An initial "design concept" is a great tool for project organisation. Whether you are a do-it-yourself homeowner, a student or a professional designer, having a preliminary idea to direct your focus and attention will prove very helpful.
In last week's column, I recommended collecting images from books and magazines that represent the character and detail of your ideal living environment. I use this method to understand shapes, forms, textures, scale, proportion, finishes, details and style of furniture - everything that embodies the overall qualities of the interior space that are appealing to the inhabitant.
When considering the character of my own apartment, I had two ideas. I initially thought that I would develop a 1950s Mad Men-style interior, but as I began to consider the internationally influenced environment in which I now live, I found the idea of translating a 1920s-1930s New York or Paris flat appealing. Although my apartment is rather basic and lacks the elegant and elaborate moulding details and high ceilings typically found in an old Paris apartment, using furniture, finishes and decorative elements that are representative of the period will allow me to create an interpretation of that environment here.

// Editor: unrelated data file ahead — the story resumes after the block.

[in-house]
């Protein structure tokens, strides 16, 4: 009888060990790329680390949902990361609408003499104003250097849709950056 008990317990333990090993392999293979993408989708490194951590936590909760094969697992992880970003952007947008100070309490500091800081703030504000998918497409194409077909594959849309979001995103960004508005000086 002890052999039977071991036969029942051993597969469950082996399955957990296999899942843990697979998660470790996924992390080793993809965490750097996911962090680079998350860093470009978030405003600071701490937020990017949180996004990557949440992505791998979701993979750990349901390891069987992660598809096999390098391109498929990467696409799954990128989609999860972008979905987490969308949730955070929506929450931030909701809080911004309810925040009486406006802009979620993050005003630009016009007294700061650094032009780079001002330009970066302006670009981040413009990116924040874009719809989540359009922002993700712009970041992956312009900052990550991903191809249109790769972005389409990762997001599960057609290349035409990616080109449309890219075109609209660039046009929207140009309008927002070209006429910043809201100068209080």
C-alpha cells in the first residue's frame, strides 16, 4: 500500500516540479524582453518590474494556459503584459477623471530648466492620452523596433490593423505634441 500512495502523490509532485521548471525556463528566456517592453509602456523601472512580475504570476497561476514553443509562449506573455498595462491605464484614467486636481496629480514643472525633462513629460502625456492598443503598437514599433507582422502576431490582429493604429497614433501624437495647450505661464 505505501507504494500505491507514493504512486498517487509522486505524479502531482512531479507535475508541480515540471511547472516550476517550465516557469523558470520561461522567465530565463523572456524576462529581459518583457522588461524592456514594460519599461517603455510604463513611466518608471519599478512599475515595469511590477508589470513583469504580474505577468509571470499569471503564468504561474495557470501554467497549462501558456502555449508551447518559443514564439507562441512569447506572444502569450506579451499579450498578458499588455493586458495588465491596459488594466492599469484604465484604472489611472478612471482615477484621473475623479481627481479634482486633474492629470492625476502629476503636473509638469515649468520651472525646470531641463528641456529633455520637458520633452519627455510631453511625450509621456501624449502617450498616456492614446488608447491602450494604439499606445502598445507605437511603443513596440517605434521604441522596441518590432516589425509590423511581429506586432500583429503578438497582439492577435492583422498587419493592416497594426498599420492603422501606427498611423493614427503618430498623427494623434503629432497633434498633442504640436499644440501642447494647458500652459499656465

Although I am familiar with interior design history and the French and American style of this era, I recently browsed through design reference books and searched online for descriptions of key characteristics I may consider implementing in my design plan. Spending a little time researching the important designers and decorators of the era will highlight the style points that are important to think about when planning a design strategy.
For my home, I focused on the work of modernist French interior and furniture designers including Jean-Michel Frank, Le Corbusier, Pierre Chareau and Eileen Gray. Since my goal is to create an international interior, I have spent time expanding my design concept, researching other movements and influential designers from across Europe, including the Bauhaus, Mies van der Rohe and Poul Henningsen. With a little research, anyone can find the designers, style and furniture that will make their simple white box into a home.
Instead of a "showroom to modernism", my plan is to design an apartment that looks like it was built over time, inspired by the style of furniture and decoration from the 1920s and 1930s, and influenced by the innovative architects and interior designers who changed the concept of "home".
Robert Reid is a professor of architecture, art and design at the American University of Sharjah. His column, House Doctor, can be read every week in House & Home.